BURRILLVILLE, R.I. (AP) — Disability rights organizations as well as public officials are raising concerns about Rhode Island’s efforts to reduce the patient population at a state-run medical facility that treats residents with long-term medical and psychiatric needs.
Dr. Normand Decelles Jr., who recently retired from the Eleanor Slater Hospital’s Zambarano campus in Burrillville after 20 years, wrote an open letter that said the state was trying to save money by discharging patients who have few, if any, care alternatives.
State Rep. David Place and Sen. Jessica de la Cruz — both Republicans whose districts include parts of Burrillville — went public Thursday with their concerns.
They met with new Gov. Daniel McKee, a Democrat, about their concerns, but his administration has not announced any decisions about the facility.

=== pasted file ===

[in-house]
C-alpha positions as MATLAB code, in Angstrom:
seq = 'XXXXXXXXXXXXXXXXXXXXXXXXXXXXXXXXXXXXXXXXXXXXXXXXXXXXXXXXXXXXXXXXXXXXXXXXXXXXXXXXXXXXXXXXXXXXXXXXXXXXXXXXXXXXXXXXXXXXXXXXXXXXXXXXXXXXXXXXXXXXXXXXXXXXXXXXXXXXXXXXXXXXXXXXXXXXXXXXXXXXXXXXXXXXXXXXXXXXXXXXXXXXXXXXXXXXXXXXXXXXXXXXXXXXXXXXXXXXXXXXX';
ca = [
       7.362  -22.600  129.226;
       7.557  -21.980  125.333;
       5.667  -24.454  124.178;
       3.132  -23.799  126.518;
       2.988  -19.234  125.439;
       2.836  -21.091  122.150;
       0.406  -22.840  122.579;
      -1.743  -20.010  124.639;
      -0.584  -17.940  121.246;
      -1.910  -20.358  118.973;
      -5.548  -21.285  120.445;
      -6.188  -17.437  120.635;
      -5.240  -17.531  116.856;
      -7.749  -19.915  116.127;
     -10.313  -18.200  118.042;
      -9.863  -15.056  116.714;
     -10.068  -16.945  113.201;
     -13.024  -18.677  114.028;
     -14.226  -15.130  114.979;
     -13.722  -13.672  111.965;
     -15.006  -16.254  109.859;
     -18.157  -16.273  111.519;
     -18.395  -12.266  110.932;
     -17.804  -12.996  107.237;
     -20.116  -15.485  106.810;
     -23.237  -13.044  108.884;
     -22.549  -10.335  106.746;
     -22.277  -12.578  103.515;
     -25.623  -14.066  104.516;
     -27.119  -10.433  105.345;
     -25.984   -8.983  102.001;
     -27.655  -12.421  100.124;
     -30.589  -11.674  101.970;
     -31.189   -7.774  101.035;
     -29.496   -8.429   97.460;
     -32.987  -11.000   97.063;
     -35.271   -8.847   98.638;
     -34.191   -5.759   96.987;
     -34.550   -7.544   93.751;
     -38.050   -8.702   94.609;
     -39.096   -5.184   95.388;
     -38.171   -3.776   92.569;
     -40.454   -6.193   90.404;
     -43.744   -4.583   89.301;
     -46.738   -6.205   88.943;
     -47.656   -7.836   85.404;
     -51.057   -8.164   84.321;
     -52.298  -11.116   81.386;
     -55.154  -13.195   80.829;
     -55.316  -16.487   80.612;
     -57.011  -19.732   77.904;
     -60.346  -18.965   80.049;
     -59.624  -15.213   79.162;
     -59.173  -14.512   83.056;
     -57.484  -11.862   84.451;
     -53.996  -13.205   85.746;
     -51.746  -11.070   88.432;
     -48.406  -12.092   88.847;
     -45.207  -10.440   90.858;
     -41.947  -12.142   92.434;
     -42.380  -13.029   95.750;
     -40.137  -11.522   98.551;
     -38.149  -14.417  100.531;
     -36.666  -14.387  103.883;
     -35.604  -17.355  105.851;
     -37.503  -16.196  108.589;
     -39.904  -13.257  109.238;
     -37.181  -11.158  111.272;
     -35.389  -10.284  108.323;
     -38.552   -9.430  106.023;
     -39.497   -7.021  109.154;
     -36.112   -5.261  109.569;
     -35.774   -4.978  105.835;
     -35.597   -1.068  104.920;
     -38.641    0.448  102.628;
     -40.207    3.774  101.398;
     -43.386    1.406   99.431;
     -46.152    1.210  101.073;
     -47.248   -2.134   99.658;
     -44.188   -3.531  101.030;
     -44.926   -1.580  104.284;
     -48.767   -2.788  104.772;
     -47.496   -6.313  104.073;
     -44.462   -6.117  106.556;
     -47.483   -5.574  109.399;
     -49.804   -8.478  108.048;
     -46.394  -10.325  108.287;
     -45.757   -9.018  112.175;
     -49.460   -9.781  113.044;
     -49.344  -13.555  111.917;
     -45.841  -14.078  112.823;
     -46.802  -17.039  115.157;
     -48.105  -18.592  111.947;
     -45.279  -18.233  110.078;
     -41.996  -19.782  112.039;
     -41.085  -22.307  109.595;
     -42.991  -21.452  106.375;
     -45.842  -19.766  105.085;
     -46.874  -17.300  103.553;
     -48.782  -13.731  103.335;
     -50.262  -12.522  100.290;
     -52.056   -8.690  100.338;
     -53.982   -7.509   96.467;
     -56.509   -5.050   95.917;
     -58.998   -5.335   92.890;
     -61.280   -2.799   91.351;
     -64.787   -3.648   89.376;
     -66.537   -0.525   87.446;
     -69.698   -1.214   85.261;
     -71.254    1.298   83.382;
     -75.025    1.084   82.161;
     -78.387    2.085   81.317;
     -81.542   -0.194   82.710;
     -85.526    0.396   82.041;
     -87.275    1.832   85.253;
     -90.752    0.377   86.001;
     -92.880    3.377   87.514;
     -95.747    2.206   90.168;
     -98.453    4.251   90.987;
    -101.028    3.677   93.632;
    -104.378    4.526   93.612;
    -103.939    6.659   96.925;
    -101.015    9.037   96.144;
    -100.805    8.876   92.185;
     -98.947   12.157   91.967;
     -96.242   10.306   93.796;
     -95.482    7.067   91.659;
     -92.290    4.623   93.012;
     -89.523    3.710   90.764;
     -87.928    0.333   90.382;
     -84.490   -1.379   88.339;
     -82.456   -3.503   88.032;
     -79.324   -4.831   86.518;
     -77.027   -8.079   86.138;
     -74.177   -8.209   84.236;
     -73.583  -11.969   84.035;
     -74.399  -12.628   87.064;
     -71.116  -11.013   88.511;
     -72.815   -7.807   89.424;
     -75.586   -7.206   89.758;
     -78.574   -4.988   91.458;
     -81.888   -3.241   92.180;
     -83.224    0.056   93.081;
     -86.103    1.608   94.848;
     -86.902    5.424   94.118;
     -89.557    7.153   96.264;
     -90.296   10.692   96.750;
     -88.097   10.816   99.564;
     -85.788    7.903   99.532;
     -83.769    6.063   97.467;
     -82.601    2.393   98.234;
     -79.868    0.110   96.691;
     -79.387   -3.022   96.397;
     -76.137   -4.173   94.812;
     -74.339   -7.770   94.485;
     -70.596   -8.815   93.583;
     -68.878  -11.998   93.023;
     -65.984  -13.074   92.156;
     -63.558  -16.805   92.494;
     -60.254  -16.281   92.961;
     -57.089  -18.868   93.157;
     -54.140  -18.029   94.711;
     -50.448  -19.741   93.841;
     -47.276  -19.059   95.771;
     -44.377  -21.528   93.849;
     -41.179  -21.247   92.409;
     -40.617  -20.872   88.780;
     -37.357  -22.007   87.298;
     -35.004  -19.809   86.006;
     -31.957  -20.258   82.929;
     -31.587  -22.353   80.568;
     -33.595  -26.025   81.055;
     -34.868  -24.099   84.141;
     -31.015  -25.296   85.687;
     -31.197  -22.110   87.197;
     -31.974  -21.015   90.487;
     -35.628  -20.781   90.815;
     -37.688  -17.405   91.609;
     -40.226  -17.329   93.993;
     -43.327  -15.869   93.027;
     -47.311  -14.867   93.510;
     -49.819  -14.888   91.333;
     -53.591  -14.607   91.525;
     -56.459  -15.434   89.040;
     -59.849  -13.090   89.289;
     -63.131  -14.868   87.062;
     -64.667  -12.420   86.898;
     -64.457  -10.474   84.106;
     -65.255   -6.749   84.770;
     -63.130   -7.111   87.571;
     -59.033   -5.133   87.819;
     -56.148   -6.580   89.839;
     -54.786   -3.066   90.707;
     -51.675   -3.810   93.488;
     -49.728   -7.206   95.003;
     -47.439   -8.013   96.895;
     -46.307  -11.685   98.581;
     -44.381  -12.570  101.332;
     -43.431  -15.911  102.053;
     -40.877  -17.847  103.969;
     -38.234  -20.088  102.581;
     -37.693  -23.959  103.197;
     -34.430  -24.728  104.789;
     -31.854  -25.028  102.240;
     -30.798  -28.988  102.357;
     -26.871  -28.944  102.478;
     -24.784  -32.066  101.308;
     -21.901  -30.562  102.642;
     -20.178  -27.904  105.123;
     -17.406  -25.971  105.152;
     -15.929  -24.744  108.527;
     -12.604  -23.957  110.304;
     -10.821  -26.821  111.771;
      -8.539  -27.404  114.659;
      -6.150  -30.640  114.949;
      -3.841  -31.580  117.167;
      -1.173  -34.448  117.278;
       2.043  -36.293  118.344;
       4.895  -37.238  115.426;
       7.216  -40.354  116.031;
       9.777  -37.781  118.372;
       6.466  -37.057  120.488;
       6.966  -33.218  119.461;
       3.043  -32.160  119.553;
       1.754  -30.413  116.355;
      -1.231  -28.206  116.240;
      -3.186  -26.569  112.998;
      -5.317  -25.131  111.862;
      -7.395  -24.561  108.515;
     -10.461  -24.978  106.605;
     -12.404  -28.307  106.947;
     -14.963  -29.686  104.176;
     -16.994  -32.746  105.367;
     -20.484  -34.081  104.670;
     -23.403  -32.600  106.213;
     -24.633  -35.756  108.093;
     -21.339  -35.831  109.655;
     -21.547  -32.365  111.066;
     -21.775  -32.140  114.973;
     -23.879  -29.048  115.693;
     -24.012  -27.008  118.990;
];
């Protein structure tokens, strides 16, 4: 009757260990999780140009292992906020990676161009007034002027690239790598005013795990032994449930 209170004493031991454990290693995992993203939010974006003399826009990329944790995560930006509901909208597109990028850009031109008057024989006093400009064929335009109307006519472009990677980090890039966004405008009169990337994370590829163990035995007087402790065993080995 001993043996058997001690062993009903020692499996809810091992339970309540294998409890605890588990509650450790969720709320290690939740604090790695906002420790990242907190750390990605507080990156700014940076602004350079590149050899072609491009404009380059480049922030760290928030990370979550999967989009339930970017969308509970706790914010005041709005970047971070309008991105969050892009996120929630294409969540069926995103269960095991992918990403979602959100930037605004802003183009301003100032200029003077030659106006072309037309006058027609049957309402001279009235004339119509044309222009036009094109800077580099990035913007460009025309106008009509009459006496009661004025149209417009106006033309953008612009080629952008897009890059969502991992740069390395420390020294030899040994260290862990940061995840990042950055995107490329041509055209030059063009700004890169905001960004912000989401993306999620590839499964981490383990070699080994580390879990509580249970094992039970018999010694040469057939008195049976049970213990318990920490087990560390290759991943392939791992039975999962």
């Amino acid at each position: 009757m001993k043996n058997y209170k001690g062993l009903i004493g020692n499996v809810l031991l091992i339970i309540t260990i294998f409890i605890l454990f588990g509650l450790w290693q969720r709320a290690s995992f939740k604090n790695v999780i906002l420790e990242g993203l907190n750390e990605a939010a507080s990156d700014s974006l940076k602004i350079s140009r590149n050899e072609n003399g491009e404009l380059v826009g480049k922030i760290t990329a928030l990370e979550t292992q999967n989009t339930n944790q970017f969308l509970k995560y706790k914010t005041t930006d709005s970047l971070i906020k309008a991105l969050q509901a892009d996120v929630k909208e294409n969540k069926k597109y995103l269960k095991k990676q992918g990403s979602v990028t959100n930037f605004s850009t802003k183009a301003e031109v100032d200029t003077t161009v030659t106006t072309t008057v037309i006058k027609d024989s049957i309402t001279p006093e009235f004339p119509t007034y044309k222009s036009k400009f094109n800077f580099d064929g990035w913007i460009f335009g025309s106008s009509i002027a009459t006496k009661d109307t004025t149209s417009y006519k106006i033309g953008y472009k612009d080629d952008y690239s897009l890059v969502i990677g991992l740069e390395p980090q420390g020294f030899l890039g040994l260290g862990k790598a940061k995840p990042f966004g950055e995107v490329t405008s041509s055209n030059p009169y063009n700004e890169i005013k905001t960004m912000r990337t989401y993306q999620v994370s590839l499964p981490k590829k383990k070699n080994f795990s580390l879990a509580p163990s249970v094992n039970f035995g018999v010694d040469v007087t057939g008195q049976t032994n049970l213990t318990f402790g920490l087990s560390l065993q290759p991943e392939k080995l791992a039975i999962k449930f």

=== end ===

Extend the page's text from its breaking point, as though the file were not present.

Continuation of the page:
Town officials have also expressed concern about the future of patients and employees, and said they have not been consulted about any changes at Zambarano.
Disability Rights Rhode Island, a federally mandated independent agency that serves as a legal advocate for people with disabilities, says it has been investigating the facility’s discharge practices since February.
The state Department of Behavioral Healthcare, Developmental Disabilities and Hospitals, which operates the facility, in a statement said “decisions related to discharge are made on a clinical basis according to each patient’s healthcare needs — and not on any other basis.”
Spokesperson Randal Edgar said as patients have been discharged, two floors at the facility are being temporarily consolidated to “simply ensure efficient use of resources.” No staff have been laid off or reassigned, he said.